Moving Toward Motivation
Feb 11, 2010
By: Alison Sfreddo
As we enter the New Year, many of us find ourselves outlining new goals and objectives to achieve in the coming weeks and months. For some it may be a promotion and pay raise and for others it could be a more active lifestyle. But whatever your personal or professional goal is, the one thing that will determine success – and the amount of time and ease it will take to achieve that goal – is motivation. Motivation is that special drive we each have in us whether it is intrinsic (inside) or extrinsic (outside) that propels us to conquer those mountains and overcome challenges.
Motivation is uniquely individual. What inspires one person may not move the next. It is however, the driving force toward personal change and growth. The fastest way to conquer your aspirations is to first acknowledge what truly makes one happy and gives both personal satisfaction and inner peace. When these are considered, motivation becomes effortless. There is a wide spectrum as to what will motivate different people. The following is a preliminary assessment that will serve to better align your goals with your bliss.
Happiness should be considered a priority. Before outlining new goals and aspirations for the coming months, it is important to first list what it is that brings you the most joy in and out of the workplace. Is it time devoted to family and friends or is it time spent engaged in a special hobby or activity? Will your goal initially or eventually conflict with what gives you peace and pleasure now? What sacrifices will you be making to achieve that new goal?
It is and isn’t about the money. There have been a number of articles written on workplace motivation and interestingly enough, monetary reward is not the biggest motivator of workplace employees. As a matter of fact, it usually falls toward the end of many lists. Without a doubt, monetary compensation has tremendous importance as it is what supports our life and lifestyles but will an increase in salary and the new position that comes with it decrease personal time or increase stress levels?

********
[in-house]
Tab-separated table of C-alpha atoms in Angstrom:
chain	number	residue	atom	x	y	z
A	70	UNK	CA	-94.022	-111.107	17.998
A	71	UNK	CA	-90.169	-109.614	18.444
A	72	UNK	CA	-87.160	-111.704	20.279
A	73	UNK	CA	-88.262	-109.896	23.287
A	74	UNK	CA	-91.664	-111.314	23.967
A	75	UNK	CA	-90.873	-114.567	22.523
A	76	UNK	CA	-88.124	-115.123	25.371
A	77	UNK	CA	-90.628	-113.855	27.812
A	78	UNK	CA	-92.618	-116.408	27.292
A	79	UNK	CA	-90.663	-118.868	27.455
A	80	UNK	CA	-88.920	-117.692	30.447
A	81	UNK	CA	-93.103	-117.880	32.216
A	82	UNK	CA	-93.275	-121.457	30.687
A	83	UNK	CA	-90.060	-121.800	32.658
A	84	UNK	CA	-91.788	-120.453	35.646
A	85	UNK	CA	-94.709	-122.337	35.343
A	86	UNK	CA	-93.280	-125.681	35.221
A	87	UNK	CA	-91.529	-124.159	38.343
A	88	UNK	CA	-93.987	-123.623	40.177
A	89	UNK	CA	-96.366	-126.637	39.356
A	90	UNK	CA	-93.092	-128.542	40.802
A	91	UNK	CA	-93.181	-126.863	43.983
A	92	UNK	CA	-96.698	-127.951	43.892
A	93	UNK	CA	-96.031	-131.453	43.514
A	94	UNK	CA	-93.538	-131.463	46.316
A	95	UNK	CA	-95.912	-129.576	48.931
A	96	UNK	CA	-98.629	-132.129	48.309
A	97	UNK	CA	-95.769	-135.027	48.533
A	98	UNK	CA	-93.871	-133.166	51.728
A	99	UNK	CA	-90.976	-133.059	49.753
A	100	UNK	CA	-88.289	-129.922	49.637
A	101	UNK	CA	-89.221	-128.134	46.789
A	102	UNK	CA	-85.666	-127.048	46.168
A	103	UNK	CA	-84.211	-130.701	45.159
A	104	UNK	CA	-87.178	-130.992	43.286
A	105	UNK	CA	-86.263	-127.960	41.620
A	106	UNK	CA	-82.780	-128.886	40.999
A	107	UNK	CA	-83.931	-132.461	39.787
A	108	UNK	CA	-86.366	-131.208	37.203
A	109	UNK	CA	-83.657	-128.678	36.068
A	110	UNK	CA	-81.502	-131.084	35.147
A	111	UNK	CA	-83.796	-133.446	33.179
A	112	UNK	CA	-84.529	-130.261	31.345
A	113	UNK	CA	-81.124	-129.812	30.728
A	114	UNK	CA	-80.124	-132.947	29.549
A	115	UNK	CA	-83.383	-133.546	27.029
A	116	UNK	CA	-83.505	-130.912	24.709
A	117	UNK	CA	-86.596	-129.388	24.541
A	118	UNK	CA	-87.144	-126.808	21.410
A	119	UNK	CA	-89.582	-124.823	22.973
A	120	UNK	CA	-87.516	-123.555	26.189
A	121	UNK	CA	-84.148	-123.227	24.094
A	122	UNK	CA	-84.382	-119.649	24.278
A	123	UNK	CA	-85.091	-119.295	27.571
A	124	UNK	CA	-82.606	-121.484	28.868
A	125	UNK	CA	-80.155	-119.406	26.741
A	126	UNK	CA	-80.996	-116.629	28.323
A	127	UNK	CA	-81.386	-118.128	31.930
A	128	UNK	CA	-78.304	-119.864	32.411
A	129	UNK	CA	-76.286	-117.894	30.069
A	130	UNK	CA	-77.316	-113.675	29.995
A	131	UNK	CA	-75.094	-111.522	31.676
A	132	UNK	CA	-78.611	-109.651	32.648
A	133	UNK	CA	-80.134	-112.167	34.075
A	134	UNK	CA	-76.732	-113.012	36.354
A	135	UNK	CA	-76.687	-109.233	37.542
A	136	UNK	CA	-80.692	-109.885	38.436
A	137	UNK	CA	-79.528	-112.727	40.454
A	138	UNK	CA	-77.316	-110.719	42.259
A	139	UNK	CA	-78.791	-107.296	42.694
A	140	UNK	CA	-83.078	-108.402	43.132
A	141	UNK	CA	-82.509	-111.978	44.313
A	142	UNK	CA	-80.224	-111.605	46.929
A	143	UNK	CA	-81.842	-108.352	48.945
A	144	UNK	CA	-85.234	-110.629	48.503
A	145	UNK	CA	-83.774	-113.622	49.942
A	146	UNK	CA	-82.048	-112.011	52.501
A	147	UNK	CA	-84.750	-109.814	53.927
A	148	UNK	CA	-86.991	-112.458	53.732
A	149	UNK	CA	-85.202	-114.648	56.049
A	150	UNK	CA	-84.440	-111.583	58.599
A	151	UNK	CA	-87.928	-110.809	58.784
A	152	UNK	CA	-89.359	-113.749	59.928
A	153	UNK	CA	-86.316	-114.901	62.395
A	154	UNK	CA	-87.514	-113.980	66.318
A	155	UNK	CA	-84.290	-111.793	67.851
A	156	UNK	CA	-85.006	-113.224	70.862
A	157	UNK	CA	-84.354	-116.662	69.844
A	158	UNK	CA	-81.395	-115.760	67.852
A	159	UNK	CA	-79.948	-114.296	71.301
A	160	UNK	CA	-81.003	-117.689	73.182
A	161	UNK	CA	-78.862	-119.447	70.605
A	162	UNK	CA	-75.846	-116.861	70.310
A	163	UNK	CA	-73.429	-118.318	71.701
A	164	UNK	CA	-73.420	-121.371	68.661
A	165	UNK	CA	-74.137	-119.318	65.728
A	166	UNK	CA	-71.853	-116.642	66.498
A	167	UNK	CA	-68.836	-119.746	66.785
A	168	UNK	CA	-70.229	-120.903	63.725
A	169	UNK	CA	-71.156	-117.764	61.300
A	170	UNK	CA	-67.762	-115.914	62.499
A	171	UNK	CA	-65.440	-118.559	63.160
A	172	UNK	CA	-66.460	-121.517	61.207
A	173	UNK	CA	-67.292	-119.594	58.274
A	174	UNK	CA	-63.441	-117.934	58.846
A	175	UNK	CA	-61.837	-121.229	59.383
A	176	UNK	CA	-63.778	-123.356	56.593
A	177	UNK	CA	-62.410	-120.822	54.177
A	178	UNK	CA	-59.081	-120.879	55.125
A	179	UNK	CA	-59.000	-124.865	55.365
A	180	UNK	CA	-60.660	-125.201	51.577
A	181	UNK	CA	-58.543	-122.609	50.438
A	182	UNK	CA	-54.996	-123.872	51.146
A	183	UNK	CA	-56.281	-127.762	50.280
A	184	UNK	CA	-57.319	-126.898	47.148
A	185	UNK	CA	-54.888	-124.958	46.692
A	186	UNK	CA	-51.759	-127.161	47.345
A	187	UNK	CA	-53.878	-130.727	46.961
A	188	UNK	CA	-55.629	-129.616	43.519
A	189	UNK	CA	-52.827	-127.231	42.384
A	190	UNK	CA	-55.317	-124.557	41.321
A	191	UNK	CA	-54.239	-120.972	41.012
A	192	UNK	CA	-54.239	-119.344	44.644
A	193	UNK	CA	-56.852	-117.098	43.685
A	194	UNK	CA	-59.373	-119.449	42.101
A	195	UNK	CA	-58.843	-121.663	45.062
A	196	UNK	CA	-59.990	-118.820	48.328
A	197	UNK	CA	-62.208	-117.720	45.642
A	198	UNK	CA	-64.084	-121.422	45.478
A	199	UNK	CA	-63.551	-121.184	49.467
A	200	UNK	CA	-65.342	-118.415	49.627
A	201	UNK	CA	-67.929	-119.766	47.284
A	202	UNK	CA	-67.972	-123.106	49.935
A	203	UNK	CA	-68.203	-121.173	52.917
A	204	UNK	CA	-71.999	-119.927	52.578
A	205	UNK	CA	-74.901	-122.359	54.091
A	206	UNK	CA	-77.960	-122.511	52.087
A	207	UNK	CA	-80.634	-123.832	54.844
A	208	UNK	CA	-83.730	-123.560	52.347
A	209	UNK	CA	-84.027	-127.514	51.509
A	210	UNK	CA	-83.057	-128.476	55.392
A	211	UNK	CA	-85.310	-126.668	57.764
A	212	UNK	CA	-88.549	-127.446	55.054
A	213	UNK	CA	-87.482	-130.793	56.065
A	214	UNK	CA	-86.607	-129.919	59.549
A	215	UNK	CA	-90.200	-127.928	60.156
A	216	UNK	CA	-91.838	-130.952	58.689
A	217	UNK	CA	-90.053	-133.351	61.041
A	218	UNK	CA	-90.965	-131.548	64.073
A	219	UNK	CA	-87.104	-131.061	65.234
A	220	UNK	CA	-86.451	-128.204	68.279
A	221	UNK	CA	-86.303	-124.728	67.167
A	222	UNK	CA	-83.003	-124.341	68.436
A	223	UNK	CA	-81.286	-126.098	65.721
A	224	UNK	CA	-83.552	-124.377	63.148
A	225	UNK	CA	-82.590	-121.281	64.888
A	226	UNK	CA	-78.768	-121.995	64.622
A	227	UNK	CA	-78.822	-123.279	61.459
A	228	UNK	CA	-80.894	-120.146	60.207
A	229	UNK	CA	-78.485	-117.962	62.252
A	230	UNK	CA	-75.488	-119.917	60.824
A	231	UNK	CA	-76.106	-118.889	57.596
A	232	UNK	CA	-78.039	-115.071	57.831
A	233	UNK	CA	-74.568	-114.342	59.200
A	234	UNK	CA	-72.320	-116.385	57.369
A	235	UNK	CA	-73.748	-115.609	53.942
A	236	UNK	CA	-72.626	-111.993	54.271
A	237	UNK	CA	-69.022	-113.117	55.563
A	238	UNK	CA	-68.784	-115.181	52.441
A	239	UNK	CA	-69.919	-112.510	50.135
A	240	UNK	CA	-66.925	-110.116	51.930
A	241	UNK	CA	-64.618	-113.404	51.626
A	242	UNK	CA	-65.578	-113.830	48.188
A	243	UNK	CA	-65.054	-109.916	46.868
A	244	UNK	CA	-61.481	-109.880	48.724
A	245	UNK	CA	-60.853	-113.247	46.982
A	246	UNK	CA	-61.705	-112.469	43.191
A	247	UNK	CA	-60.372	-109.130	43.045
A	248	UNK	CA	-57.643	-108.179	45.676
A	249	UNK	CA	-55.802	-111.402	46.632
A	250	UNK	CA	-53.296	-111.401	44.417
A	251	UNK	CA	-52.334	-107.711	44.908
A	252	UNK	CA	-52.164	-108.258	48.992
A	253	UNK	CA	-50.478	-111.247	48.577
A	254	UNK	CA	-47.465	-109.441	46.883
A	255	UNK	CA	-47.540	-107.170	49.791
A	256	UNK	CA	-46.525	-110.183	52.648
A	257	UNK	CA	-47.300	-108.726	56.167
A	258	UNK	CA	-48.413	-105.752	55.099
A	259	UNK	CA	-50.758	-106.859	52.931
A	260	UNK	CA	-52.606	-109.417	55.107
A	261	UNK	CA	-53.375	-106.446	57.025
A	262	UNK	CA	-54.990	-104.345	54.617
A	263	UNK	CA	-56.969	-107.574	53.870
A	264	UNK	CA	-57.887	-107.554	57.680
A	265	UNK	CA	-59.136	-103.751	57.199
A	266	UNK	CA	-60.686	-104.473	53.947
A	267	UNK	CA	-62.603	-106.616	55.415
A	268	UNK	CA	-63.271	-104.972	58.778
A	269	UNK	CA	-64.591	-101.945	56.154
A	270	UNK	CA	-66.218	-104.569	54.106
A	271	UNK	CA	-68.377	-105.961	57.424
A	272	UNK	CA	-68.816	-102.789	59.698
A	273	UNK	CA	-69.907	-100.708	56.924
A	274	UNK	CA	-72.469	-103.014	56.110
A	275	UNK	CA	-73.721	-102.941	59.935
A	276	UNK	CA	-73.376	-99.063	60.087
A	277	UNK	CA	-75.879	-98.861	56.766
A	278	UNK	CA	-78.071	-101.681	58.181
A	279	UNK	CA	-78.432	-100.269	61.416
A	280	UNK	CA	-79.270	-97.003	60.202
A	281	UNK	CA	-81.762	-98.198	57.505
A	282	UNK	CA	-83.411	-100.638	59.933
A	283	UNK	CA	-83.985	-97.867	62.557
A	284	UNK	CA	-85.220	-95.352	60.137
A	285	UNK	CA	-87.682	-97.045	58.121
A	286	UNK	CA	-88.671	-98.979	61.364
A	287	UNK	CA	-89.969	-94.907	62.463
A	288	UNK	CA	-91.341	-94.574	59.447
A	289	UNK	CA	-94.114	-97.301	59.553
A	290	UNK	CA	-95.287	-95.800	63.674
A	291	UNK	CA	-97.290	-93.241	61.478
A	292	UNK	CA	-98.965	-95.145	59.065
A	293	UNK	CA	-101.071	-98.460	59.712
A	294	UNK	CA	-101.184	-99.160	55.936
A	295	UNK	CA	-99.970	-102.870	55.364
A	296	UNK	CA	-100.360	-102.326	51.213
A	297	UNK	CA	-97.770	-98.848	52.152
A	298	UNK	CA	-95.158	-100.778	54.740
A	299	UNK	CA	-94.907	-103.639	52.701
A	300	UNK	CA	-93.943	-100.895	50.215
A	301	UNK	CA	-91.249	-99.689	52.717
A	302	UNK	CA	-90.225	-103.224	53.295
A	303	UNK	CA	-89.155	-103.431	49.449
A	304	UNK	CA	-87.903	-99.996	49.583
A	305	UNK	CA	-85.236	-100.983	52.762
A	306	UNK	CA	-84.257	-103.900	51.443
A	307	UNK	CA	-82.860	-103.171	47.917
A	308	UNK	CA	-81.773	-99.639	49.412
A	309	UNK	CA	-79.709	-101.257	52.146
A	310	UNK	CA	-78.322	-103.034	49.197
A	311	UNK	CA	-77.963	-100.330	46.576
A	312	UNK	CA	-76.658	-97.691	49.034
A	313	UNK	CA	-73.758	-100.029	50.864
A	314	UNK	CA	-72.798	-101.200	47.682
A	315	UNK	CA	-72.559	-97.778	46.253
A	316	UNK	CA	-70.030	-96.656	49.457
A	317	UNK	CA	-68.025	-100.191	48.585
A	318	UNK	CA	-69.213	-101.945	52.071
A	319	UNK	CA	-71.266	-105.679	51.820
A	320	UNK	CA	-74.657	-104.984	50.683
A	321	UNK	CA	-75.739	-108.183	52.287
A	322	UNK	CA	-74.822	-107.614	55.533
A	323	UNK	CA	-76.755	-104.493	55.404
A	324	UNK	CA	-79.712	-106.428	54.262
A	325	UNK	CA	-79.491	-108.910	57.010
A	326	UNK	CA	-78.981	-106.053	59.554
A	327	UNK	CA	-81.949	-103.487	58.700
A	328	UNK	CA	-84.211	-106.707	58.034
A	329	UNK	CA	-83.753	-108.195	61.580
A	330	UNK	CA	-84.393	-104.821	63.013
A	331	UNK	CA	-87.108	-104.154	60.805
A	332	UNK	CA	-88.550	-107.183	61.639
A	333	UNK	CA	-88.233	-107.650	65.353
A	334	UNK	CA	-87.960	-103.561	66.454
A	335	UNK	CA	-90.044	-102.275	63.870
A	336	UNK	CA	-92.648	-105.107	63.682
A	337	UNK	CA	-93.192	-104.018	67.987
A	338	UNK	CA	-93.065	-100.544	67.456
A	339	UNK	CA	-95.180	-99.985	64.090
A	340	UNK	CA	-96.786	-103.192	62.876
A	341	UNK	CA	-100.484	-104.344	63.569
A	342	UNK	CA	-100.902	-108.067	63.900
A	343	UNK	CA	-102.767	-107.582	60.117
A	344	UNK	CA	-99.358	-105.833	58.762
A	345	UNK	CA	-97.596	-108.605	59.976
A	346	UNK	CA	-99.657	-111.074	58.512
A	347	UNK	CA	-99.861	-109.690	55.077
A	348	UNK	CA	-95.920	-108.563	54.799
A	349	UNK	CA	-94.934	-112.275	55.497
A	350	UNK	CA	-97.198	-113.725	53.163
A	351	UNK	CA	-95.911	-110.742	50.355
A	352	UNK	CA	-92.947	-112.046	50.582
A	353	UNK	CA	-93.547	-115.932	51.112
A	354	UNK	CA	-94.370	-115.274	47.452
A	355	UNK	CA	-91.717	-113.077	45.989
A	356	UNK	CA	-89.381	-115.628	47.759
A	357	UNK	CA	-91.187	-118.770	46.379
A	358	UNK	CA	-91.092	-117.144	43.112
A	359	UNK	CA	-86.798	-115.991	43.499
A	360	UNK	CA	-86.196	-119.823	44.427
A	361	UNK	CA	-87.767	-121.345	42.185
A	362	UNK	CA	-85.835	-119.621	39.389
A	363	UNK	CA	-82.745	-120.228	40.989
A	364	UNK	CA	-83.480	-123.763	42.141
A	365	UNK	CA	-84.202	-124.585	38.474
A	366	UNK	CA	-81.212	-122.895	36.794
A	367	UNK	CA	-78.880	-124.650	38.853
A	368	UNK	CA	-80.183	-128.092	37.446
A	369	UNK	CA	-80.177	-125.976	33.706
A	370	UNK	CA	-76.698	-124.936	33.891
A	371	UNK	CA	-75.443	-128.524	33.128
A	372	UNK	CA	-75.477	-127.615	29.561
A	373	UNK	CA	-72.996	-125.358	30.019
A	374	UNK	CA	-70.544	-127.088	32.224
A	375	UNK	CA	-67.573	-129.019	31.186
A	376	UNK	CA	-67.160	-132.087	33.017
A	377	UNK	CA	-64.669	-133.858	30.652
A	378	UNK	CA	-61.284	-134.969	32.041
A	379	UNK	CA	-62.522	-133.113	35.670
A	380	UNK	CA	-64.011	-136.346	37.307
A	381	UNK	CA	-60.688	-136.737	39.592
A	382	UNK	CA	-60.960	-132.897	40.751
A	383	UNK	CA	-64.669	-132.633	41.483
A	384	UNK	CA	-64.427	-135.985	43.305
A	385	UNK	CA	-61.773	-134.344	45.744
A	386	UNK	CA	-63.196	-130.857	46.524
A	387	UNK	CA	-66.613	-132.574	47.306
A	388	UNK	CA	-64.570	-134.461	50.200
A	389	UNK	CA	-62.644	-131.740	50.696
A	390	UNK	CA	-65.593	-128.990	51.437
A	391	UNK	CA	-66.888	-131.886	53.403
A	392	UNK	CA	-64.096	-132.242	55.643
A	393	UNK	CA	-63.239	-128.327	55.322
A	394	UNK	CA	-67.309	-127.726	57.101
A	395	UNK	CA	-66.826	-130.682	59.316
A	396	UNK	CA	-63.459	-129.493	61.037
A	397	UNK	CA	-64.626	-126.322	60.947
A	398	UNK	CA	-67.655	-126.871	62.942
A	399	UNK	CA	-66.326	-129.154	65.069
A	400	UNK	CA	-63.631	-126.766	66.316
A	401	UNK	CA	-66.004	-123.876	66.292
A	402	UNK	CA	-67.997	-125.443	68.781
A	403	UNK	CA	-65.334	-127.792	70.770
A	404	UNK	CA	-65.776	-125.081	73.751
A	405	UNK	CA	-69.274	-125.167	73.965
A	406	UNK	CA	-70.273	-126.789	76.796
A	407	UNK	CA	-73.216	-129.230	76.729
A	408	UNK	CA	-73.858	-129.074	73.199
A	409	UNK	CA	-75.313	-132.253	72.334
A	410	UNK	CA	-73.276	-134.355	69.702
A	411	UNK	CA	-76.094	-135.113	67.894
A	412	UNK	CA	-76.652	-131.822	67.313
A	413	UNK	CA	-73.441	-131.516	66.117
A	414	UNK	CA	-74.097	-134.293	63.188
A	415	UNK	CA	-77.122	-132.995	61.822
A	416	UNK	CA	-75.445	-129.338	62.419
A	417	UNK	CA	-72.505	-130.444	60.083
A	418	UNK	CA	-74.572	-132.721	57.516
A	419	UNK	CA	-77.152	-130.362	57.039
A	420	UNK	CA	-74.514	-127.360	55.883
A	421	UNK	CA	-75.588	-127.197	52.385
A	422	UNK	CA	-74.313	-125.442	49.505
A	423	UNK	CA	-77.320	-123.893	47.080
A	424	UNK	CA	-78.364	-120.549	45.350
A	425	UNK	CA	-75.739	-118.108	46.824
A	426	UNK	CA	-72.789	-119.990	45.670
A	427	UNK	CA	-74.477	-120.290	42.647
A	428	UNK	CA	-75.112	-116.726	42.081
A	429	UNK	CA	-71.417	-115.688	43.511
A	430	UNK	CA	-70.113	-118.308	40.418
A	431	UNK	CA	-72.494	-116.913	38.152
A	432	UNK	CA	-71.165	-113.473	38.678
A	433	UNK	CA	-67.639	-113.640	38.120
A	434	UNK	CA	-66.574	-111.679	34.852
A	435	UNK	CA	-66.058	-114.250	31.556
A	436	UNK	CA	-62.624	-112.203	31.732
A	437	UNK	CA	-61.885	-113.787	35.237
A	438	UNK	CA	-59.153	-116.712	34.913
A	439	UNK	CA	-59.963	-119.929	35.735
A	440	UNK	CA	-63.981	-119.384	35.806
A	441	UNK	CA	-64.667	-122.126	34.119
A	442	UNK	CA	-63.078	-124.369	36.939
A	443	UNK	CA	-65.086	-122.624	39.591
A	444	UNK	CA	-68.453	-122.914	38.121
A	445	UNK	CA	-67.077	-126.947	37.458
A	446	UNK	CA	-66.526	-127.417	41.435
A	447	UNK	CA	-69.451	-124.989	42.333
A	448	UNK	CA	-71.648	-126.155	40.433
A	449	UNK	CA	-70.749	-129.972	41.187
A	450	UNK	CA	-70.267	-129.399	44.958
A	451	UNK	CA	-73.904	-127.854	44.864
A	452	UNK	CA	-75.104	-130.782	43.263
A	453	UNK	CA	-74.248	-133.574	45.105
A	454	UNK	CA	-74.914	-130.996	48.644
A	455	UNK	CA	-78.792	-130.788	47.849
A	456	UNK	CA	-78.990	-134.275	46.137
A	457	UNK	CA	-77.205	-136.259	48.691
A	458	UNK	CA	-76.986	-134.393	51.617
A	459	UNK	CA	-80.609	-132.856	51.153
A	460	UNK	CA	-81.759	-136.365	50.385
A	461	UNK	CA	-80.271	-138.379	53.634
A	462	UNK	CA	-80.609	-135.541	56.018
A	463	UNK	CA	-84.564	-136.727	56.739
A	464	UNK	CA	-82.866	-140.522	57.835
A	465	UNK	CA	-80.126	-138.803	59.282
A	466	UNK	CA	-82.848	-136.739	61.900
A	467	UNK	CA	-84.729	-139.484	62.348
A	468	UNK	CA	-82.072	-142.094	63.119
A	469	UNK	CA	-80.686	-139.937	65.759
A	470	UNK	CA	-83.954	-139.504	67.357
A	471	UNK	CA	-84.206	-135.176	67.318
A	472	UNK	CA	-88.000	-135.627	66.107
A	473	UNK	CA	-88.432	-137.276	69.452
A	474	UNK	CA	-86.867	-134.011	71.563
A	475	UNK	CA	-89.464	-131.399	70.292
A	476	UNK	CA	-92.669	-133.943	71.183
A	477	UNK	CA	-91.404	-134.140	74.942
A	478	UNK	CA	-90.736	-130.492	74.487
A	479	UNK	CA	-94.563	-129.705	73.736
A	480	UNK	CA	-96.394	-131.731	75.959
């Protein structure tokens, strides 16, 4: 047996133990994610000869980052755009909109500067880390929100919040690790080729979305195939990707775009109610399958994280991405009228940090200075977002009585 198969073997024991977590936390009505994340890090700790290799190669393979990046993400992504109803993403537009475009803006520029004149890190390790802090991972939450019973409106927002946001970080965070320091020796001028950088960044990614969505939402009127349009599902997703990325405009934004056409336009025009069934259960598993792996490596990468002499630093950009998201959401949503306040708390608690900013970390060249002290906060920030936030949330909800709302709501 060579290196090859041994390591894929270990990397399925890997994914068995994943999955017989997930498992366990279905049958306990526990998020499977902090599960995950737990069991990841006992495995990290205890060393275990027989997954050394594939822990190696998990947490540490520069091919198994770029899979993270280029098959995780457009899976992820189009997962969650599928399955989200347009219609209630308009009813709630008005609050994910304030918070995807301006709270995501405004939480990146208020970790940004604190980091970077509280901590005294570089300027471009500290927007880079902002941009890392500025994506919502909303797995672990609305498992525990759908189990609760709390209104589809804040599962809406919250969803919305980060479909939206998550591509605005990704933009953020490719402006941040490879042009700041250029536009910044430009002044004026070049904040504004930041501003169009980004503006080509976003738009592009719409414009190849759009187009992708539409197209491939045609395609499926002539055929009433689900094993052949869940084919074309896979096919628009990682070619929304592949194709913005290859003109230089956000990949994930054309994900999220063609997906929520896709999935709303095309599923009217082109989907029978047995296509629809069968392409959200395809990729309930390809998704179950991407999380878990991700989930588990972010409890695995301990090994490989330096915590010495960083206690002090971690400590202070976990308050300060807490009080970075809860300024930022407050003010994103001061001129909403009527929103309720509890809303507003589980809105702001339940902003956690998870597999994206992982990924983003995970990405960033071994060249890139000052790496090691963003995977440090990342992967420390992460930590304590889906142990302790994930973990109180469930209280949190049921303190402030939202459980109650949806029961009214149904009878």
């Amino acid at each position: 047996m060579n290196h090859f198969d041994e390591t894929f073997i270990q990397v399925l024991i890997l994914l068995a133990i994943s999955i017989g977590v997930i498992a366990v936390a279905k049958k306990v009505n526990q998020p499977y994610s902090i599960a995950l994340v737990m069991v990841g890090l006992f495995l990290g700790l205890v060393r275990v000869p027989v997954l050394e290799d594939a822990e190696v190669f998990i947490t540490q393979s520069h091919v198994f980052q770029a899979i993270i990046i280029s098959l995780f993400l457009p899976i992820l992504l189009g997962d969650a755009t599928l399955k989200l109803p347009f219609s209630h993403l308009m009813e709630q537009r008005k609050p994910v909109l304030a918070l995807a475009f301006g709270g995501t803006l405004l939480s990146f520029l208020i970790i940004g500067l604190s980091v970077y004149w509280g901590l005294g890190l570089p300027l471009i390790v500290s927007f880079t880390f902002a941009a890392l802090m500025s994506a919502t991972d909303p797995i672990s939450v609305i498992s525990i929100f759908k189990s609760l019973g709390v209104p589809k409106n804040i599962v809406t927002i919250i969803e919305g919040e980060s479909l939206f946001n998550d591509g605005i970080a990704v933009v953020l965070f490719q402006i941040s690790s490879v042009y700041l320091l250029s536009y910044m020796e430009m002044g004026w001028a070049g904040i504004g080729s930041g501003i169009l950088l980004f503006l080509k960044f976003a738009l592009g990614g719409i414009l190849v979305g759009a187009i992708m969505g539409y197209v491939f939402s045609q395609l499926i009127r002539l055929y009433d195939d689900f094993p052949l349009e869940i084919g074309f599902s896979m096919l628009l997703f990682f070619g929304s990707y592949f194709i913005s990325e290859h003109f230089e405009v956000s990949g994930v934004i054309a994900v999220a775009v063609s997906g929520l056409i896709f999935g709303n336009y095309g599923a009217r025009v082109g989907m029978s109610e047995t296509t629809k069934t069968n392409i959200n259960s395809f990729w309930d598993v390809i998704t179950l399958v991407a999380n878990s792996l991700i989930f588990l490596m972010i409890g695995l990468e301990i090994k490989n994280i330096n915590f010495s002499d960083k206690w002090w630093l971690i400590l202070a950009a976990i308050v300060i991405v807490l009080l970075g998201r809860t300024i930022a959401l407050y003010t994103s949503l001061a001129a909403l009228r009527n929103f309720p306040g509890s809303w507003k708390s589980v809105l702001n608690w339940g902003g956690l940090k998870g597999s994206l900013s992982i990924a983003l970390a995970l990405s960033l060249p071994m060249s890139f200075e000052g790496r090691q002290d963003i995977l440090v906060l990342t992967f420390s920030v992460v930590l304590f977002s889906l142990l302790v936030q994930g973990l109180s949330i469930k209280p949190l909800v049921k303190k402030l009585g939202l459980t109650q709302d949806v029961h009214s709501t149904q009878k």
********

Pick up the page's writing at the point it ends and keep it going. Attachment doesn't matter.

Sharpen those envisioning skills. Think about those new and improved skills and objectives and the effect that they will have on the new and improved you. Can you clearly see yourself walking into your new office or running that 5K? To truly embrace those new plans, you must also clearly envision yourself reaching and living those achievements.
Preparedness meets opportunity. Ask yourself what you would like to do if you were given the opportunity. Then make a systematic list of those steps that it would take for you to realize that opportunity. You would be amazed at how quickly and effortlessly your new goal can be achieved when you have a plan. Sometimes just breaking it down into manageable pieces can eliminate many motivation barriers.
Motivation not only brings results, but when it is aligned with individual preferences and personalities, it becomes an effortless tool to help reach and maintain goals and realize personal dreams. The following are additional questions to help ground and inspire you to the next level of your personal and professional development:
o Am I satisfied with what I am doing now personally and professionally?
o What would I change about my personal or professional life if given the opportunity?
o What hobbies and activities give me the most enjoyment?
o What challenges invigorate me?
o How much time am I really spending at work everyday? Do I feel as though I make a difference?
o Could I be doing other things during the course of the week that would make me happier?
o Have I actually made any specific goals for the New Year? Have I designed a plan?
This article was published in The Training Connection, Inc.'s January 2010 Newsletter.
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